Healthcare wearables foster lack of privacy, study says
Wearables collect a vast amount of personal information without privacy restrictions, according to a new study.
Americans now face a growing loss of their most sensitive information, as their health data are collected and analyzed on a continuous basis, combined with information about their finances, ethnicity, location, and online and off-line behaviors,” the report says. “Policy makers must act decisively to protect consumers in today’s big data era.”
With the healthcare tech market in full bloom, advertising agencies and data targeting companies are actively exploring the capabilities of IoT gadgets on behalf of their clients, trying to connect medical data with demographics and other sensitive information.
“With consumer health and wellness data merged into profiles alongside other information, marketers now possess the ability to track and reach individuals anytime and anywhere,” the paper reads.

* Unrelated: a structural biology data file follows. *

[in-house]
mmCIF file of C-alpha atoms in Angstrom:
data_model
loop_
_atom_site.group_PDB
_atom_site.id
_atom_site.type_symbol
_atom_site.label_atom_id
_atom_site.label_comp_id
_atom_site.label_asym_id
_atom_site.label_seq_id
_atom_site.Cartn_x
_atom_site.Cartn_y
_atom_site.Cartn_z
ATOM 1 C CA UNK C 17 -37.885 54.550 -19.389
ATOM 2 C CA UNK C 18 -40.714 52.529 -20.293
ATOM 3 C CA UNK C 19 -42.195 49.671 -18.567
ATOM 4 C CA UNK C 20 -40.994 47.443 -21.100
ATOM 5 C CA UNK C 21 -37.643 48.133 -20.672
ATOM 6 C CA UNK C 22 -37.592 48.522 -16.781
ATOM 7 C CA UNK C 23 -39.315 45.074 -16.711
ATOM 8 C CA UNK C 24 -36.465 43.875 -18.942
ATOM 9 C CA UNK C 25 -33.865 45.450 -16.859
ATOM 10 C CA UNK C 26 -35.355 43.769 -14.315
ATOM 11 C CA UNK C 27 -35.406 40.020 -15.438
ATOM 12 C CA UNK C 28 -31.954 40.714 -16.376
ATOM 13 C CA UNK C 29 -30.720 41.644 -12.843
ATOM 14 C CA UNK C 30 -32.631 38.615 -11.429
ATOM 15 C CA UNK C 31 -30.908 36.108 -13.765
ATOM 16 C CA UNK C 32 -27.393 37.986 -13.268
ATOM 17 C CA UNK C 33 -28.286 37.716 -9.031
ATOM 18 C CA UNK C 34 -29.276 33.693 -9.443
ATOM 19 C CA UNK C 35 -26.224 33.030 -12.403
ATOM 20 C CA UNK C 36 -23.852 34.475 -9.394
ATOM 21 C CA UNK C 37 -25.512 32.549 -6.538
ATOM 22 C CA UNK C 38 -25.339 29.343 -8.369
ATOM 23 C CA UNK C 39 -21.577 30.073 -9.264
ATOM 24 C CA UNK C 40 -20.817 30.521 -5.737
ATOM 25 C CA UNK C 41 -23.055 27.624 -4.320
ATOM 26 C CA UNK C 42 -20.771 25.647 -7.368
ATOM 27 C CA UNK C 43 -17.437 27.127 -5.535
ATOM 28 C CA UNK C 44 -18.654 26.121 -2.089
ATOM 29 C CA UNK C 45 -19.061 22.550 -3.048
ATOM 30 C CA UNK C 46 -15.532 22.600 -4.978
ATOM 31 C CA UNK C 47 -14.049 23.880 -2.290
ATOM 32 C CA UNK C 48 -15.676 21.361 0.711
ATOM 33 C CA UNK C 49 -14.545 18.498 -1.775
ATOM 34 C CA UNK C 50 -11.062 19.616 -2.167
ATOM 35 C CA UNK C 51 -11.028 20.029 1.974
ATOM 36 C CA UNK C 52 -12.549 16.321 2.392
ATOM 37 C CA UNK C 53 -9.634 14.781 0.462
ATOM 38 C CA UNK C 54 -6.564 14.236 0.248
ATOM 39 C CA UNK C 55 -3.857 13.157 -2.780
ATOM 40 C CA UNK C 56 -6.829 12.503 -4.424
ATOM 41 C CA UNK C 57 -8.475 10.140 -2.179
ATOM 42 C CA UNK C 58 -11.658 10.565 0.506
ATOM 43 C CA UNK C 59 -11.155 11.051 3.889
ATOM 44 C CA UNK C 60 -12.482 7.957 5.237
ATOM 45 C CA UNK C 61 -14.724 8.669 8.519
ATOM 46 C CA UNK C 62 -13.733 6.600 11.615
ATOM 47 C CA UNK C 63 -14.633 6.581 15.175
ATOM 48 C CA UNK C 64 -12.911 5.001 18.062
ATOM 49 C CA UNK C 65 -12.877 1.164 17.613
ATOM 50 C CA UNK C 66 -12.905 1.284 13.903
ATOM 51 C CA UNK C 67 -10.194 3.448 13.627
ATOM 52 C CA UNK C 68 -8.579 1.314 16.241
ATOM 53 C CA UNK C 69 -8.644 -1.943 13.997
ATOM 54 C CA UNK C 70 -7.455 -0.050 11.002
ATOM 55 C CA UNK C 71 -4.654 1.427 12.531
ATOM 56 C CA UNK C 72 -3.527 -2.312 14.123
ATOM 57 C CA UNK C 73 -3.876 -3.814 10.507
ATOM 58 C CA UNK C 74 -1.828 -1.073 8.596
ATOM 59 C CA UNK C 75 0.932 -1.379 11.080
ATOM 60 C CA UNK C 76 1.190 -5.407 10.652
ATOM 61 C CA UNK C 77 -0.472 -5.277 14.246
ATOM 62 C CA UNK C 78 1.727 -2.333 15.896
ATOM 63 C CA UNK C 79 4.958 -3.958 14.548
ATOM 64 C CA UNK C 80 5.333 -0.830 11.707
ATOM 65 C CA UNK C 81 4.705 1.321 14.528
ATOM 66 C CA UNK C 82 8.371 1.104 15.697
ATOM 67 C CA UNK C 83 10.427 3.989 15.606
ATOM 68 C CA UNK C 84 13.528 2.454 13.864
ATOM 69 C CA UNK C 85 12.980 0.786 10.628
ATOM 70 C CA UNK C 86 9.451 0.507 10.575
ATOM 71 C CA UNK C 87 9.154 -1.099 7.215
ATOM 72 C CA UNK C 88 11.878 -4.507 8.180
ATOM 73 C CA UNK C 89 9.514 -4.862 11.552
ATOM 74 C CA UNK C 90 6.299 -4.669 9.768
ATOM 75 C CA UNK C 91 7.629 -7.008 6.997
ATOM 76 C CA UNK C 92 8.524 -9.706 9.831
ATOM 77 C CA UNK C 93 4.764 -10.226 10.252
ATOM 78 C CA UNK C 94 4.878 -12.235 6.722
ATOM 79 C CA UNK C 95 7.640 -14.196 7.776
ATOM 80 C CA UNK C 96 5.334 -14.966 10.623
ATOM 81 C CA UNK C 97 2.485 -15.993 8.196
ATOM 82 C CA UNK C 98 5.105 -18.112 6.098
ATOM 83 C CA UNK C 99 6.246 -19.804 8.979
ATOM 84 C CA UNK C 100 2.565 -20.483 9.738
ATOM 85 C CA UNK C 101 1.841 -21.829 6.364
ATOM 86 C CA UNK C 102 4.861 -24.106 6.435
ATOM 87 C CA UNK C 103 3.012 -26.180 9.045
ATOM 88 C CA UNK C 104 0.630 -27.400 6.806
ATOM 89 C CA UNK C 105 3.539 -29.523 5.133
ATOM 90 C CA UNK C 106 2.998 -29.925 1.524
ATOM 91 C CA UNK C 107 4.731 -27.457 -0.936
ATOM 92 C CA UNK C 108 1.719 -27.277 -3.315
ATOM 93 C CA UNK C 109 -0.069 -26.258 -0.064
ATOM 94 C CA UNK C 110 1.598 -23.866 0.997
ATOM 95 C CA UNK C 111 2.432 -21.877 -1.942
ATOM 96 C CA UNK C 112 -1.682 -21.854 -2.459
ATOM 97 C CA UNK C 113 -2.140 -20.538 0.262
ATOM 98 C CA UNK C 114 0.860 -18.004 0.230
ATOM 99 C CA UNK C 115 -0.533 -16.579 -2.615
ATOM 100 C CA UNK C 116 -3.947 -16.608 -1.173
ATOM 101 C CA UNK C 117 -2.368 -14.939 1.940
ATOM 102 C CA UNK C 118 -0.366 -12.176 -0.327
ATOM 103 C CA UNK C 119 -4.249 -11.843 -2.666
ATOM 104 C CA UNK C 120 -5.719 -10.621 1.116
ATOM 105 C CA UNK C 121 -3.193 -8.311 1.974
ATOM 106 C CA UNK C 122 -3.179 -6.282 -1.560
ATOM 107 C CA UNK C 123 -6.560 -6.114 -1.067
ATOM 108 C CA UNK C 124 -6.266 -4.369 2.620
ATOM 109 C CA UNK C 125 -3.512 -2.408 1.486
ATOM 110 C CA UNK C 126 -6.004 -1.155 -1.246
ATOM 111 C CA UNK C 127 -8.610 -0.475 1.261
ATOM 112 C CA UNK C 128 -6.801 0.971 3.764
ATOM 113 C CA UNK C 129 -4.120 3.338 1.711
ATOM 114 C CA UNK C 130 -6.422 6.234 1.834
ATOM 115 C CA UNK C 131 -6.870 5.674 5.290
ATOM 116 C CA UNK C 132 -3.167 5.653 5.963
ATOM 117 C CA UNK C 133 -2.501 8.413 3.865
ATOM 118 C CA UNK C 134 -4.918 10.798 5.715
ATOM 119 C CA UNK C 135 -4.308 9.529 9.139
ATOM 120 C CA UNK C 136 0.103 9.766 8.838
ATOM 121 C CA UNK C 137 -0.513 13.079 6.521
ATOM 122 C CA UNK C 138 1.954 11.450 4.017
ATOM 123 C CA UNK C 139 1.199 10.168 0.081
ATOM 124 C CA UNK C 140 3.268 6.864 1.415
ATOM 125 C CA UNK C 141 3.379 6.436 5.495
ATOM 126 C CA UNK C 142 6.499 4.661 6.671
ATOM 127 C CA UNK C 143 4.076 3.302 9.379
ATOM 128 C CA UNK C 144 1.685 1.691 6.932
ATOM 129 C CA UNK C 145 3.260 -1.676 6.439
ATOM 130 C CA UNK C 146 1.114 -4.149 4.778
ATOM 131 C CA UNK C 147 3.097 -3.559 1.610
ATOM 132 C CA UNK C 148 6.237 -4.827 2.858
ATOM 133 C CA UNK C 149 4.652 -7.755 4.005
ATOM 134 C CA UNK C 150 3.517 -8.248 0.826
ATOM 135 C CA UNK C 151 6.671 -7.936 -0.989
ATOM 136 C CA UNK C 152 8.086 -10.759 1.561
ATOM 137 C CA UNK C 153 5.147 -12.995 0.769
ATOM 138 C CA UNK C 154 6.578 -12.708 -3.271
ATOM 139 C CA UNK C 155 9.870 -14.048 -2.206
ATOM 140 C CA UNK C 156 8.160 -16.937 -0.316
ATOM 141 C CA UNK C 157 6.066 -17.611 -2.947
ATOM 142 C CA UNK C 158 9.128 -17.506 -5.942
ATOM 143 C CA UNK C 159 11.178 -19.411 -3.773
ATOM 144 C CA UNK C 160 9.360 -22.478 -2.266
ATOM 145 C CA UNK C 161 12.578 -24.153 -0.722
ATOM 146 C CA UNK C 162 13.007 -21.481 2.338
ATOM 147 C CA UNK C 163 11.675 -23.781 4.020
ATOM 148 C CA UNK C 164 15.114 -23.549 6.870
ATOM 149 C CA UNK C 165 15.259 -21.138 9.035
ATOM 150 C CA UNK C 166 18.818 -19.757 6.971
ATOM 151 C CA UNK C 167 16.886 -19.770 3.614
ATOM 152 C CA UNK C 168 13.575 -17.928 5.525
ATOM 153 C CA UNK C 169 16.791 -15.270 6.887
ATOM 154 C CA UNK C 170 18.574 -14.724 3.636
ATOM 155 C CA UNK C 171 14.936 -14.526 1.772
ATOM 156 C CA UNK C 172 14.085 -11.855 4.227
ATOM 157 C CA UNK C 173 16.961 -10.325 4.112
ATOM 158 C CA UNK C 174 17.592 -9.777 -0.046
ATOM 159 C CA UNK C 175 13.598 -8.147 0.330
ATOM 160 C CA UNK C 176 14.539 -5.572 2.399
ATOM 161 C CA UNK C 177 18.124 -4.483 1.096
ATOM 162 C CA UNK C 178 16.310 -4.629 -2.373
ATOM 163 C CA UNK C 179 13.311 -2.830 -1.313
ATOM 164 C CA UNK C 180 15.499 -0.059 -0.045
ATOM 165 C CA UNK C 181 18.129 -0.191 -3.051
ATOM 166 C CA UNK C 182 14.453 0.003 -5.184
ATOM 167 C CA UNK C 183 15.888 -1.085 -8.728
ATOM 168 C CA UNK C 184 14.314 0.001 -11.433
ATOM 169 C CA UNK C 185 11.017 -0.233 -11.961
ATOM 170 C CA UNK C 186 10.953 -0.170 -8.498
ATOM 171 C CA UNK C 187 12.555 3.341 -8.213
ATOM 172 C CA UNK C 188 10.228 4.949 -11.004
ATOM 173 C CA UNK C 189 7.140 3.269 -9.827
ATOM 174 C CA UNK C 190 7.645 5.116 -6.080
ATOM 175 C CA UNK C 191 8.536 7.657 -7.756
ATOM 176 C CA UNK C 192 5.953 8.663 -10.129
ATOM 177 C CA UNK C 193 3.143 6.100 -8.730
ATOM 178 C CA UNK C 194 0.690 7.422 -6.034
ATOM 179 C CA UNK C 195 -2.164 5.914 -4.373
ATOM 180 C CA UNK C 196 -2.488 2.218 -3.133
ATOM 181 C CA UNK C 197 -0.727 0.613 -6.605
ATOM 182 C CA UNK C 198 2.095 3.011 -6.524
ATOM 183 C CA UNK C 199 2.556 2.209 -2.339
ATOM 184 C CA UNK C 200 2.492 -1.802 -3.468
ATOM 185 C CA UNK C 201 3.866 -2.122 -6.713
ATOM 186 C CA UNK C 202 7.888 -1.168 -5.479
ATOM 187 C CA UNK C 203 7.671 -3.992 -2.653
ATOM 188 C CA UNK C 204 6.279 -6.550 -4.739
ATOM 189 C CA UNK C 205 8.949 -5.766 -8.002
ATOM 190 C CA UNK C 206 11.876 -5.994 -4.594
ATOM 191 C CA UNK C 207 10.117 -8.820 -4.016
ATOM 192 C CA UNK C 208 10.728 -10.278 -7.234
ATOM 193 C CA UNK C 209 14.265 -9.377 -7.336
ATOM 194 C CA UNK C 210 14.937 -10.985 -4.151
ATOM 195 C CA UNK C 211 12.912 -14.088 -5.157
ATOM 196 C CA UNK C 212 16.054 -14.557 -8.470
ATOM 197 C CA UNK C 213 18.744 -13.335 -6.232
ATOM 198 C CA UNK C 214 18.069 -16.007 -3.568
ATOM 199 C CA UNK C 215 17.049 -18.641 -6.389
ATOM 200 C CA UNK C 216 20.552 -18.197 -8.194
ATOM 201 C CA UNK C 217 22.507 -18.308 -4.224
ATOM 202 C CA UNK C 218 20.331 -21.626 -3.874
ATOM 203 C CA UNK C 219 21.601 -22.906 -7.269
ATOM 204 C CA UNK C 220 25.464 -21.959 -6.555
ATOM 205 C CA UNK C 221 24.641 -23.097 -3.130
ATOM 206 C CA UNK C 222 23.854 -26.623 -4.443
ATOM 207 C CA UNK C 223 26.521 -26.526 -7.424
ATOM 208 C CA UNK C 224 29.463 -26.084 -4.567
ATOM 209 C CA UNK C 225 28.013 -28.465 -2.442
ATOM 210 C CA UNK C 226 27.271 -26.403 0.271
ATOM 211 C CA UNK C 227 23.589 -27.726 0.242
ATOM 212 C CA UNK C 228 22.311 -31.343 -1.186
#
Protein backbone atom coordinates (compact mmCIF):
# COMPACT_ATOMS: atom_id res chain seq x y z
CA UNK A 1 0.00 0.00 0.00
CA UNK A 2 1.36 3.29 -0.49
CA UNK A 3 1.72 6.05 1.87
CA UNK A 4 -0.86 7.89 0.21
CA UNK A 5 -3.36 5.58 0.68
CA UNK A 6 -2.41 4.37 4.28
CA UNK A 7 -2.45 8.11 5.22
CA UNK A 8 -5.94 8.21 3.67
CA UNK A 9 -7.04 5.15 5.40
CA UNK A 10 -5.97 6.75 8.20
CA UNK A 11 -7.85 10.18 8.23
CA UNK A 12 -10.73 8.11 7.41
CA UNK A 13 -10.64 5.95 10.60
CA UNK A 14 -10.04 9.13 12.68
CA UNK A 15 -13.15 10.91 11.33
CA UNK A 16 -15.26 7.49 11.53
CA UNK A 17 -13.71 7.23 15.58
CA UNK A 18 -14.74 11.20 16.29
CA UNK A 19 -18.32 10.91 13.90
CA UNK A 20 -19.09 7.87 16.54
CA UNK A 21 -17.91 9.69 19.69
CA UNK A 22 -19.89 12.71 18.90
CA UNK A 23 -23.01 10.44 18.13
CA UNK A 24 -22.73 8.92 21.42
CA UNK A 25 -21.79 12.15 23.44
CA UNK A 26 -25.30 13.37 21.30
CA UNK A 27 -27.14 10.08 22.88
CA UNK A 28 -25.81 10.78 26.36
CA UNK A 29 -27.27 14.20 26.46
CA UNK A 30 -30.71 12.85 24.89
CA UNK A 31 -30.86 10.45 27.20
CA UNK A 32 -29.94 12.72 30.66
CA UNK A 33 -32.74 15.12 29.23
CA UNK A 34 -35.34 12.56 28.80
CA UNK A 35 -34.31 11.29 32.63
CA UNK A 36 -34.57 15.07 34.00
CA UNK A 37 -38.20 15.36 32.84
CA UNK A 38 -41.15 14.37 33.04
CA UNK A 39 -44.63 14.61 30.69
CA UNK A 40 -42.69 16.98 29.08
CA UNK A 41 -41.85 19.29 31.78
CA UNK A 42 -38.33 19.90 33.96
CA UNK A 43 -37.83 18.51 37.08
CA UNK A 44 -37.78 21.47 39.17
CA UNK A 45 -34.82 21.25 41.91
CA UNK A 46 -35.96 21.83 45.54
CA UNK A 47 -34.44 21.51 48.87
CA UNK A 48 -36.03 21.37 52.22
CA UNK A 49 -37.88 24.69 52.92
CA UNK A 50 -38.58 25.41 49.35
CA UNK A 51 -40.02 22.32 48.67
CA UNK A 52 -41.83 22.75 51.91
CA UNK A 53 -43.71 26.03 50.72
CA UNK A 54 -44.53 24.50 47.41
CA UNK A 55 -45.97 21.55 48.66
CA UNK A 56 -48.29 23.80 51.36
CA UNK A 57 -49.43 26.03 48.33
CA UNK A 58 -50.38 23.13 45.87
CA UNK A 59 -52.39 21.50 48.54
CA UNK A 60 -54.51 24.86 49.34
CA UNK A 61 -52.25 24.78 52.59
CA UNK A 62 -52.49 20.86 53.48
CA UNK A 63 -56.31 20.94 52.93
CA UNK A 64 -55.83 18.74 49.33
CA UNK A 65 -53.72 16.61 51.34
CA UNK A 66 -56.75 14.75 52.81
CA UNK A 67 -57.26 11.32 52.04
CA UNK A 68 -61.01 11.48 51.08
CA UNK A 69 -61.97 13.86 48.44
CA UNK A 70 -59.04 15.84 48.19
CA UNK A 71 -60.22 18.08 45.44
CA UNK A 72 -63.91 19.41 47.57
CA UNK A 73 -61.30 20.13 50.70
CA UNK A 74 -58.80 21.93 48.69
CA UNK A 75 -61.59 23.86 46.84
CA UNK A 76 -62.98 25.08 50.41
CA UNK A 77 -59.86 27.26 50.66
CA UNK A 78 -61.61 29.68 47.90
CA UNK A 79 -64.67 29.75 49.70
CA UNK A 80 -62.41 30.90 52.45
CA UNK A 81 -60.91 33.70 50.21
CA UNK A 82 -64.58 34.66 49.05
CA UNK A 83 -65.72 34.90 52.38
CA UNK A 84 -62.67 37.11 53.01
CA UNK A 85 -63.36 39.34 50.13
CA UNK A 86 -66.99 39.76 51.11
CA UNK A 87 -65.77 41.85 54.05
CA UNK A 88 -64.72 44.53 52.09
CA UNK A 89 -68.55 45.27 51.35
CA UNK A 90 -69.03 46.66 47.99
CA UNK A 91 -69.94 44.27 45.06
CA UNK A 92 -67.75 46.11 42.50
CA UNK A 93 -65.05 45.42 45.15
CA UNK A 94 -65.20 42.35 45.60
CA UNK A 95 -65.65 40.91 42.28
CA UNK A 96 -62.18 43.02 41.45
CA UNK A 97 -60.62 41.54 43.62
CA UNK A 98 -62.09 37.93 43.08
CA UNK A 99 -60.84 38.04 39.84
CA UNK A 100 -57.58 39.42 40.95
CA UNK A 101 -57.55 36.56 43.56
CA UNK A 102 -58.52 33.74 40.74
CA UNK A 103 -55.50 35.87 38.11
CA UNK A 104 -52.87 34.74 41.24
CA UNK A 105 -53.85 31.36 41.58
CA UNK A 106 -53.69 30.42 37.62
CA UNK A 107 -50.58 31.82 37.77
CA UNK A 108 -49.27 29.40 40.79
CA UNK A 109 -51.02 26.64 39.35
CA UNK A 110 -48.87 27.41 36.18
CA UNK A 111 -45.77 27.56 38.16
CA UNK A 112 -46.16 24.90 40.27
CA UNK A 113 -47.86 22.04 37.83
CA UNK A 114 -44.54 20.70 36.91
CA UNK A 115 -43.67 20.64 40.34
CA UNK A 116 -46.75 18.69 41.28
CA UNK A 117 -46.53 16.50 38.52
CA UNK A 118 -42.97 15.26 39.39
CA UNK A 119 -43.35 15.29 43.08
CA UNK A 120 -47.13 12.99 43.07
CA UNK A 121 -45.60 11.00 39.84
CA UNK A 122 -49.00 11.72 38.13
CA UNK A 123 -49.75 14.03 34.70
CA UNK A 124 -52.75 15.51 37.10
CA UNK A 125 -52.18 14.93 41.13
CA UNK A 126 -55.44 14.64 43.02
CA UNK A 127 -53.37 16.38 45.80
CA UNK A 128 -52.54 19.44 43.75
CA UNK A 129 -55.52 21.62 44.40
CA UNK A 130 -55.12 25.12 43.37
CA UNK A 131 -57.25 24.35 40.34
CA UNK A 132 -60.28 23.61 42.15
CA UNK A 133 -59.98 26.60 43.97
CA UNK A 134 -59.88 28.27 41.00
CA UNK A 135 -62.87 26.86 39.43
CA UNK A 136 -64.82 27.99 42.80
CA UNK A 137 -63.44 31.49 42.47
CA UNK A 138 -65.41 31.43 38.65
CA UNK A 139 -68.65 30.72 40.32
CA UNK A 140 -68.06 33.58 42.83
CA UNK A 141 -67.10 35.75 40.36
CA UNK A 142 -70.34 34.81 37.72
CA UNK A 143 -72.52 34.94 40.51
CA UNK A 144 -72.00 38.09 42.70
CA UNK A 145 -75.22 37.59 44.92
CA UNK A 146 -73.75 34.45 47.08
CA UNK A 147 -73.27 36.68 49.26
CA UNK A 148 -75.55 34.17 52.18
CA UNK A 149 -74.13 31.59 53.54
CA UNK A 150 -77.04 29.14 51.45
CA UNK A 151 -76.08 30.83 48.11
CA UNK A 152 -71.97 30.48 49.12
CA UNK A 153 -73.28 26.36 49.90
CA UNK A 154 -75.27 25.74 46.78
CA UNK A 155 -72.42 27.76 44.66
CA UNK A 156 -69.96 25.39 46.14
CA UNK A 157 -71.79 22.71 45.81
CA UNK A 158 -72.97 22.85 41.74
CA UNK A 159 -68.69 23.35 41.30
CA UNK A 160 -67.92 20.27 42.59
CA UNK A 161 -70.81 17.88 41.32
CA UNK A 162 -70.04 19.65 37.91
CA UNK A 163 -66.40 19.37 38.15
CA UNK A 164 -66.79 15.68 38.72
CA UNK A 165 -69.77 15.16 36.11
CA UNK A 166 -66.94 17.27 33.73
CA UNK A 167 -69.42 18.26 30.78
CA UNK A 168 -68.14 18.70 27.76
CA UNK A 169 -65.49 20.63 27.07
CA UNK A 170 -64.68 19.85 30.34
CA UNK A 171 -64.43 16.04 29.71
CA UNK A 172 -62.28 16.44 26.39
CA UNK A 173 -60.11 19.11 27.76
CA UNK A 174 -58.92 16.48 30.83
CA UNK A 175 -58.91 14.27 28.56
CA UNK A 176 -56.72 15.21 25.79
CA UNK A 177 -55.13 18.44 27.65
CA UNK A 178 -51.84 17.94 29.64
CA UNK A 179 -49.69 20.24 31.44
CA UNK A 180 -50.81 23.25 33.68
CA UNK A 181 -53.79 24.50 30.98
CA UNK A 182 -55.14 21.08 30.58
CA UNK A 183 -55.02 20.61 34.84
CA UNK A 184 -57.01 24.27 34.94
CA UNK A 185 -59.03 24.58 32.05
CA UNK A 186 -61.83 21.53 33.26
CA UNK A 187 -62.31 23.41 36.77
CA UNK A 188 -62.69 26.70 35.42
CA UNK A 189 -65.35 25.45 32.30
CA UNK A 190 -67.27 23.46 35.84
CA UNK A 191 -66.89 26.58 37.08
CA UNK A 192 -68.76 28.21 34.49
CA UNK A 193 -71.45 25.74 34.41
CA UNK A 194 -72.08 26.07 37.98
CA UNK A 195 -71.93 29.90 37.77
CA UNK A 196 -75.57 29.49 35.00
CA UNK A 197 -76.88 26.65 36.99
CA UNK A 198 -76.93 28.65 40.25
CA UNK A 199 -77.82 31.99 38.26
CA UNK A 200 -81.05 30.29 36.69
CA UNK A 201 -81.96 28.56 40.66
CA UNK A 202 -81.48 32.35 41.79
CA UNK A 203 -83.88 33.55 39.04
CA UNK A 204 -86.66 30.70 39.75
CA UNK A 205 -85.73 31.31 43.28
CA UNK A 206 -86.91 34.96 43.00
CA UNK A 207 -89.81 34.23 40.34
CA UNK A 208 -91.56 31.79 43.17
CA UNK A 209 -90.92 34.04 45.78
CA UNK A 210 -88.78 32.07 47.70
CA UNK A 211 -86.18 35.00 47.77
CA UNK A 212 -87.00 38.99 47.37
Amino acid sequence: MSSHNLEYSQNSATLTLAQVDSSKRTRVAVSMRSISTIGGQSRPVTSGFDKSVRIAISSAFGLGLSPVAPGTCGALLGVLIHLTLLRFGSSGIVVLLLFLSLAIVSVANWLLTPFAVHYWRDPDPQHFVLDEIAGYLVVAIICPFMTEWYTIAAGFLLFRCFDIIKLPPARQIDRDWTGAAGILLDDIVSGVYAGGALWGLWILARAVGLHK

The problem is that existing health privacy laws, in this case HIPAA, don’t apply to wearable makers, and it is generally “limited and fragmented” to hospitals and healthcare institutions.
Privacy advocates call for new standards to be applied to collecting big data and urge companies to be more transparent about the use of data. The US also should consider a new data-protection authority to replace the country’s fragmented privacy protections, the study says.
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